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Four steps to launching an open data project

Private sector CIOs can learn from their public sector counterparts when it comes to open data. Veteran public sector CIO Bill Oates is proof.

As enterprises become more data-centric, CIOs are mulling over how to make data available to employees -- safely and securely. So why not take a page from an organization that's in the throes of it: The Commonwealth of Massachusetts. At a recent panel discussion hosted by the Mass Technology Leadership Council, Bill Oates, CIO for the Commonwealth, discussed the state's initiative to open up data to its more than six million constituents.

Oates, former CIO for the City of Boston and, before that, Starwood Hotels & Resorts Worldwide Inc., acknowledged this is not an easy talk with data trapped in silos, years of unkempt master data management practices and aging legacy systems. And that's just infrastructure. Like its private sector counterparts, Massachusetts struggles with questions about data ownership and the lack of or competing reporting standards, both of which can make data gathering difficult and prevent a horizontal view of the organization.

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The Massachusetts Department of Transportation (MassDOT), for example, uses crash data to determine where to invest in intersection improvements. "Every jurisdiction is supposed to report that data in a standardized way," said panelist Rachel Bain, assistant secretary for performance management and innovation at MassDOT. But, an officer reporting to a crash scene may forgo GPS coordinates for a short-hand description like, "It's the corner with the Dunkin' Donuts," she said.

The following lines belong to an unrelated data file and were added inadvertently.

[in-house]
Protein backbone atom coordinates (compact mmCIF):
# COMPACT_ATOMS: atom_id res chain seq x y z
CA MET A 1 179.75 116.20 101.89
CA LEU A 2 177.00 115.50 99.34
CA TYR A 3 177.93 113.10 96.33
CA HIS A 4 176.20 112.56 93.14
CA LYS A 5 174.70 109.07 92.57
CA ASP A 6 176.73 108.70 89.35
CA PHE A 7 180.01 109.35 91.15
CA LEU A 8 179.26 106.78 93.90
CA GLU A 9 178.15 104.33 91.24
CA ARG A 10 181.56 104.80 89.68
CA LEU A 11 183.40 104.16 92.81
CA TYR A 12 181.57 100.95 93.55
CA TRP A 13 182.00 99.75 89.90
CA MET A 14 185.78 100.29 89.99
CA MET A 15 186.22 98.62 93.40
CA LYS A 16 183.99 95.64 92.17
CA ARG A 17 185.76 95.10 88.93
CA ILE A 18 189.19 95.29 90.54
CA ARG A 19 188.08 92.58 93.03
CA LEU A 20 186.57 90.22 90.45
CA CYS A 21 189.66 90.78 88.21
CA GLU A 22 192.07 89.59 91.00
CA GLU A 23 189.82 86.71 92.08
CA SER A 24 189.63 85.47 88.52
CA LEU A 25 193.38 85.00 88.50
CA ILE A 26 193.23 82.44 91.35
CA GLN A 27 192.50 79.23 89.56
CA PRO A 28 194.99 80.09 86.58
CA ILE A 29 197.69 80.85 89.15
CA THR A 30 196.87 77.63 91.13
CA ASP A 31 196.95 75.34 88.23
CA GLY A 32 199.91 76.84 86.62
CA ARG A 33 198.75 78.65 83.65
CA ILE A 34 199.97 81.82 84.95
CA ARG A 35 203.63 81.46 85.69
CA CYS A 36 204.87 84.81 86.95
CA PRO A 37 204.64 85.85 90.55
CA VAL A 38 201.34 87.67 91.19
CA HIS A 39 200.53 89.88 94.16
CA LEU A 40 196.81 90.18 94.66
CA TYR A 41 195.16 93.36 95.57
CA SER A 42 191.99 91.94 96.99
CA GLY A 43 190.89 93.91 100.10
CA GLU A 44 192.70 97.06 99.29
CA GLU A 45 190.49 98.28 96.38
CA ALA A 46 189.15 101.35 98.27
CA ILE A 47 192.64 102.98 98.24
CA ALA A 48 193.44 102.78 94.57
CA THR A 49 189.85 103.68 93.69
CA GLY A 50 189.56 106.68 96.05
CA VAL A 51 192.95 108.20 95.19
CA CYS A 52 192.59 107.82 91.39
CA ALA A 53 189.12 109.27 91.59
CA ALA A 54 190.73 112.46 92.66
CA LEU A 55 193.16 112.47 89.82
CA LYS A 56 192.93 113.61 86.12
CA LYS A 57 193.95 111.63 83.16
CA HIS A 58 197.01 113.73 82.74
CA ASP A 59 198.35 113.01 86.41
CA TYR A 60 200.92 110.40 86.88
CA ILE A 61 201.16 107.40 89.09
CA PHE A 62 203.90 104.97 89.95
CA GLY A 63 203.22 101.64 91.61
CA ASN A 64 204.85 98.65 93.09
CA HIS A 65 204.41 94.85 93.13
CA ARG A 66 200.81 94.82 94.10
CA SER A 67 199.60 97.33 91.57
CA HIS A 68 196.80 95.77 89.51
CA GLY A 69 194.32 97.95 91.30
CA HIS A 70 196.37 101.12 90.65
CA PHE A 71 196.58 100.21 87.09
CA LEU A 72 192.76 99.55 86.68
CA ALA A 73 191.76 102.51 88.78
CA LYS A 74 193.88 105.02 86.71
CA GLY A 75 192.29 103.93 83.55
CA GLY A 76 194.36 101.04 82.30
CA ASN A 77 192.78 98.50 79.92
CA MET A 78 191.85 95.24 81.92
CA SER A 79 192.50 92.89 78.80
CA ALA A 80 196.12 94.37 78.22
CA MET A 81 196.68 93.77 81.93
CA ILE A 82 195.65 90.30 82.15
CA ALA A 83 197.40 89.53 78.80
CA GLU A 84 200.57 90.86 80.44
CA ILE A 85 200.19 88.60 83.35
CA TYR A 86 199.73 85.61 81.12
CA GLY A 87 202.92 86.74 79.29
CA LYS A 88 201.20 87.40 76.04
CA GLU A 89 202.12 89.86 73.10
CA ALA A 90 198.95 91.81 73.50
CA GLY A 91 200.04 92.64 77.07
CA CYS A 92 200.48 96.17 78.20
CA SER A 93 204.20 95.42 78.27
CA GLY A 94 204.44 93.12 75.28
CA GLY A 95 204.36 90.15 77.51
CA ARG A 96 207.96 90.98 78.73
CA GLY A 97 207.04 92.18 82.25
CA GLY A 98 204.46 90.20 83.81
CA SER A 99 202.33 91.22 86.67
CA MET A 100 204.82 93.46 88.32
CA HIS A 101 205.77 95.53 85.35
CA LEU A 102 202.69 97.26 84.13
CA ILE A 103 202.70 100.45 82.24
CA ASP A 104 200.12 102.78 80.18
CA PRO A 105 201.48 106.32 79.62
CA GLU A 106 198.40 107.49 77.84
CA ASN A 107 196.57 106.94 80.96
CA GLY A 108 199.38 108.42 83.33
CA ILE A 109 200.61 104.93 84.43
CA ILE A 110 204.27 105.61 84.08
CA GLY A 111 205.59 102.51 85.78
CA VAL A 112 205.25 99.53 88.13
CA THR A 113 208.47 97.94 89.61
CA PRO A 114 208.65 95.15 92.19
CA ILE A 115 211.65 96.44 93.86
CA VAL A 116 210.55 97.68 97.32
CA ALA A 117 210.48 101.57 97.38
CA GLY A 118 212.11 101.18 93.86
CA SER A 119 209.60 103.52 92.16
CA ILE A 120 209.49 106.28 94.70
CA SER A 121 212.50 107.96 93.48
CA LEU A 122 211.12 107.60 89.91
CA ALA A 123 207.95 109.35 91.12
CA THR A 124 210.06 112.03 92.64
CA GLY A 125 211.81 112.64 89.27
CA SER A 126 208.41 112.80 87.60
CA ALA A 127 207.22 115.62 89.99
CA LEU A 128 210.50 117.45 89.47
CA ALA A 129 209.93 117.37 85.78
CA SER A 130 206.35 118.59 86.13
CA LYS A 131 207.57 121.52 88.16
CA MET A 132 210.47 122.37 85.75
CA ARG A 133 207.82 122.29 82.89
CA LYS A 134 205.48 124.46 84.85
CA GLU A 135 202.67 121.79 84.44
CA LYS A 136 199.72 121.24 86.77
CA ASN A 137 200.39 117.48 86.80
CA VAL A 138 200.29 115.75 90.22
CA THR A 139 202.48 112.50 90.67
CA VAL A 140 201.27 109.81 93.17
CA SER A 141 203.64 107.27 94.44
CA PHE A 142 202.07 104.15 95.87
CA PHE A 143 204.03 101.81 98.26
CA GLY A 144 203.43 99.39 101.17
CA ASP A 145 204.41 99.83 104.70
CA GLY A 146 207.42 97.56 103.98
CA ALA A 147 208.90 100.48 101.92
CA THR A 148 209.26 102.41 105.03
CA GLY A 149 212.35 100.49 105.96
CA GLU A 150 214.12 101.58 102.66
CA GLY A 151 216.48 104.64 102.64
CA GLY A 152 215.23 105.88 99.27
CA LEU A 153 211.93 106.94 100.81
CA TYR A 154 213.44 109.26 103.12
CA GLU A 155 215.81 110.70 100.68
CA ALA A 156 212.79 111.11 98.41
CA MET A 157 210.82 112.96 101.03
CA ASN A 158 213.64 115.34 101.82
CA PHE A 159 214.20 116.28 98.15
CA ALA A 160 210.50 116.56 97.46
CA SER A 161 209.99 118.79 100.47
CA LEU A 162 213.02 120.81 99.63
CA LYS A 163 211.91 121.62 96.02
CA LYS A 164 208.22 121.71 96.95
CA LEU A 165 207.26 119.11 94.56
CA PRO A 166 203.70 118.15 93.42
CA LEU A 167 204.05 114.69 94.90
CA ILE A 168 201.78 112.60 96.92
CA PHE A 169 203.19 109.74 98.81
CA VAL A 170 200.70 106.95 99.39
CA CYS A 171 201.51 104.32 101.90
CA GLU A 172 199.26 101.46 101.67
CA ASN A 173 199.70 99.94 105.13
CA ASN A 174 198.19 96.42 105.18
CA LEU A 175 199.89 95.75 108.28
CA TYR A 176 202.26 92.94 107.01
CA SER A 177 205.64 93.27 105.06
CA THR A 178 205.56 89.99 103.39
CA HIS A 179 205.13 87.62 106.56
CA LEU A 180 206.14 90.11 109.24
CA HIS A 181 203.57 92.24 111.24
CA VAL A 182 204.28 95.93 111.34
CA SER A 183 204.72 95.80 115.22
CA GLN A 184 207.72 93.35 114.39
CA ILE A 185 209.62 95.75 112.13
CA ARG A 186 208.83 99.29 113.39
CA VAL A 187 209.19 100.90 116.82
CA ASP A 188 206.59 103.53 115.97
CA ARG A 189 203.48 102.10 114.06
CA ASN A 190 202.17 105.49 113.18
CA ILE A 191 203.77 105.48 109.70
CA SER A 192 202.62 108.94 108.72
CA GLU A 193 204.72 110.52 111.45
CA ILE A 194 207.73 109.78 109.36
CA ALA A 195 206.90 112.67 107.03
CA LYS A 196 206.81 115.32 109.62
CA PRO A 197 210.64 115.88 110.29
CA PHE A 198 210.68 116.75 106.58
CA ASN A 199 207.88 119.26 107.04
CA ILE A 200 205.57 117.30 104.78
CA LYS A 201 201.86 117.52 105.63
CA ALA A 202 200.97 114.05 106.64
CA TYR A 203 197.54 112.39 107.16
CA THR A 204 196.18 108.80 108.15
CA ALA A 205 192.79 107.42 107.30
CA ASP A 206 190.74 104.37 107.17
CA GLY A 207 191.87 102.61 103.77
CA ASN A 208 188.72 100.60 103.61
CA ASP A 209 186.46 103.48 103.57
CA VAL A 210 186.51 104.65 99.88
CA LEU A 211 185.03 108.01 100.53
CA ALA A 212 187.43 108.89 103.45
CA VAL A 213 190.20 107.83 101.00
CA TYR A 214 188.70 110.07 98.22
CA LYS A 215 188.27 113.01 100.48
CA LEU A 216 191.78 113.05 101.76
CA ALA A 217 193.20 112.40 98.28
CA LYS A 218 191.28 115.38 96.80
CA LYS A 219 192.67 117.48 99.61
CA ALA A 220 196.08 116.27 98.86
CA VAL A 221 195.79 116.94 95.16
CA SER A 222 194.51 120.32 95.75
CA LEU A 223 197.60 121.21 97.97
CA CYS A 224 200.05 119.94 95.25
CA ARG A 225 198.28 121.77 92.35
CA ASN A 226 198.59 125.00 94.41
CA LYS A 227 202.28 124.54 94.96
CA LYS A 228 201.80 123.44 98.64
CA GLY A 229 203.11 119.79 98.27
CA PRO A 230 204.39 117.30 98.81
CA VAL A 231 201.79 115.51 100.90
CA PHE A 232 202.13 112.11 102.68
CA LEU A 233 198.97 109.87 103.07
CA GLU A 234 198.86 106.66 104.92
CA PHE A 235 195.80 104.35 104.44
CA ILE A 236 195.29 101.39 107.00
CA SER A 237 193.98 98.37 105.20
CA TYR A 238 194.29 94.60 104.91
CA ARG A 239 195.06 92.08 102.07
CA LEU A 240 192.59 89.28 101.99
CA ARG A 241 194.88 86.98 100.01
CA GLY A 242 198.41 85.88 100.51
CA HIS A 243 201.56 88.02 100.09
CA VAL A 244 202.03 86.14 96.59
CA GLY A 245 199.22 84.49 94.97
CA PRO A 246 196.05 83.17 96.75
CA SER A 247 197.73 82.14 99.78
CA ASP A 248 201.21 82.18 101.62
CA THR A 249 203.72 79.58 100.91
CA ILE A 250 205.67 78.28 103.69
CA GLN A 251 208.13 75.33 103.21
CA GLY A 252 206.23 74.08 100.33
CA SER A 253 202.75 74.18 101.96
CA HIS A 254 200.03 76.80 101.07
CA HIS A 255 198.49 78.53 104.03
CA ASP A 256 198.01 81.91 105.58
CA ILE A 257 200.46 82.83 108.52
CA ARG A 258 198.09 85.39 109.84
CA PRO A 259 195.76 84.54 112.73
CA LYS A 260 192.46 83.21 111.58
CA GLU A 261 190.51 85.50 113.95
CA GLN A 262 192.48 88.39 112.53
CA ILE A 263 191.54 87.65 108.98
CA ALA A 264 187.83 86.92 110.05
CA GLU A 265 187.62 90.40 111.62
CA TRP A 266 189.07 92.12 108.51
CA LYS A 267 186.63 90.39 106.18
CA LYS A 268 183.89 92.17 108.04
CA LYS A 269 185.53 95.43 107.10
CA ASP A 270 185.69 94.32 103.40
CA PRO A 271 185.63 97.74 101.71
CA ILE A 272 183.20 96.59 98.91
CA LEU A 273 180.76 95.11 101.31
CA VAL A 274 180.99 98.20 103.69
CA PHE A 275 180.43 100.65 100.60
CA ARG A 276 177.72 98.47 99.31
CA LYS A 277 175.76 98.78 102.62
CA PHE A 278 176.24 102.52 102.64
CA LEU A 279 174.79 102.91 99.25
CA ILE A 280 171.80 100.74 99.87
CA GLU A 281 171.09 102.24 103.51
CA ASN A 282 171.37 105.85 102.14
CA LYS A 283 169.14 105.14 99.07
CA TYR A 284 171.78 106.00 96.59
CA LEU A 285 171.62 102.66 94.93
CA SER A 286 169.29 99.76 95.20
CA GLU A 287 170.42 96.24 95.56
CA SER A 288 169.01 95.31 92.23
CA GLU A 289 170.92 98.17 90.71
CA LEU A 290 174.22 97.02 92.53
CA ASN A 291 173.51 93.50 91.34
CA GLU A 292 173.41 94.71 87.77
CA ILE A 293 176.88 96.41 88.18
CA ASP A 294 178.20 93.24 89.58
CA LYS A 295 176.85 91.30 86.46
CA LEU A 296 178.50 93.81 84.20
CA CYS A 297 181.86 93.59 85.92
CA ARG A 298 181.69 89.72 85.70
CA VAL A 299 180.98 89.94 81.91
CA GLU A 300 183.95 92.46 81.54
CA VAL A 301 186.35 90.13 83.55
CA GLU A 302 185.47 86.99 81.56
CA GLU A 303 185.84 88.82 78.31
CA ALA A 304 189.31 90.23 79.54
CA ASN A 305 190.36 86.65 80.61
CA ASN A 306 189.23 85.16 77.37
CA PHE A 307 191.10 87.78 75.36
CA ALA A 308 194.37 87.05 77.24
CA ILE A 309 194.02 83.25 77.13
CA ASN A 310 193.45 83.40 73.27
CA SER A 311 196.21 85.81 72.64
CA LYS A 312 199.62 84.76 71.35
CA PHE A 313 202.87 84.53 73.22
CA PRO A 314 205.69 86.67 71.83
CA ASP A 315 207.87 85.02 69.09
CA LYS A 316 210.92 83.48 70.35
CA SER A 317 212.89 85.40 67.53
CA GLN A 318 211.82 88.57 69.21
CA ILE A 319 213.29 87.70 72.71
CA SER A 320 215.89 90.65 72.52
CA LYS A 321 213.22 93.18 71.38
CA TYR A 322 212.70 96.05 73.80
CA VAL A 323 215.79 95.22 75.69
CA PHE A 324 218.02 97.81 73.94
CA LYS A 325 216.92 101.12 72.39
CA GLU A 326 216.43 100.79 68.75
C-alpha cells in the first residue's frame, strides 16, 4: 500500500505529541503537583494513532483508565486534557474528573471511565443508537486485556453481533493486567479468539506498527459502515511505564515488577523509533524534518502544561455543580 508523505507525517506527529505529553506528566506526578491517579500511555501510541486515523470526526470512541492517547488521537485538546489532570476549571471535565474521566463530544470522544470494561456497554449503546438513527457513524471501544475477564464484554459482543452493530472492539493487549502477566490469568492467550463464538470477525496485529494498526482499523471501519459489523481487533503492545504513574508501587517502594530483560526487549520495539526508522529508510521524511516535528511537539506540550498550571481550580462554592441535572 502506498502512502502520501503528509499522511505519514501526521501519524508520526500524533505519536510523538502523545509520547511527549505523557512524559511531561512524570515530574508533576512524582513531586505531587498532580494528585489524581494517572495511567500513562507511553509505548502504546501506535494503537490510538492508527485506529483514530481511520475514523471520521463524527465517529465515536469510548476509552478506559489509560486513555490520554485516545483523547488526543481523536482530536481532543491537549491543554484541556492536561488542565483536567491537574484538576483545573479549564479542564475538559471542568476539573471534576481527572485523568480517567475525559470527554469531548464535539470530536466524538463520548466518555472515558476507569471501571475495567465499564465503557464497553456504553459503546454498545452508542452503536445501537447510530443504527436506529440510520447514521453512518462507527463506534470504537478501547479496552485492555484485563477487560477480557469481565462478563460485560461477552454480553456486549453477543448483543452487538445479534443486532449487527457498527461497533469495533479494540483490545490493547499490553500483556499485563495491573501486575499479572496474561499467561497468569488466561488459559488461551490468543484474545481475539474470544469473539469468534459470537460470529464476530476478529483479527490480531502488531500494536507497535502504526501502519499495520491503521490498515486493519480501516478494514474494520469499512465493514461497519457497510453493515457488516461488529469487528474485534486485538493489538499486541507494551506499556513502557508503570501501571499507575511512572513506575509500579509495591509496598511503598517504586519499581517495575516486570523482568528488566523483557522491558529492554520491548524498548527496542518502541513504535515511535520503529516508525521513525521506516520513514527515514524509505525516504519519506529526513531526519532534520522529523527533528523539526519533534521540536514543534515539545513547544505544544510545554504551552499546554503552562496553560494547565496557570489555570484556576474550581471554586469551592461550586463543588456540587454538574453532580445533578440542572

But for all the uphill battles, Oates and his fellow panelists were also quick to list open data's benefits, first and foremost transparency, which is not only fundamental to self-government but can also help drive innovation. Putting valuable data in front of "civic hackers" means more hands to dig through the piles and more brains to generate ideas and develop applications. For proof, he pointed to MassDOT, which has already seen open data success with real-time bus location apps. Oates, himself, experienced the value of making open data a front-and-center initiative during his years serving the City of Boston, which garnered national attention. "It became part of our identity," he said.

Now, he's hoping to help inspire that same kind of transformation for a $36 billion organization with 80,000-plus employees. And that means forming partnerships internally and externally, having the right policies and "developing the right roles in your organization so you stay focused on these things," Oates said.

Four-step program for open data

Here are four more tips from the panel for CIOs and IT professionals on how to lead an open data initiative: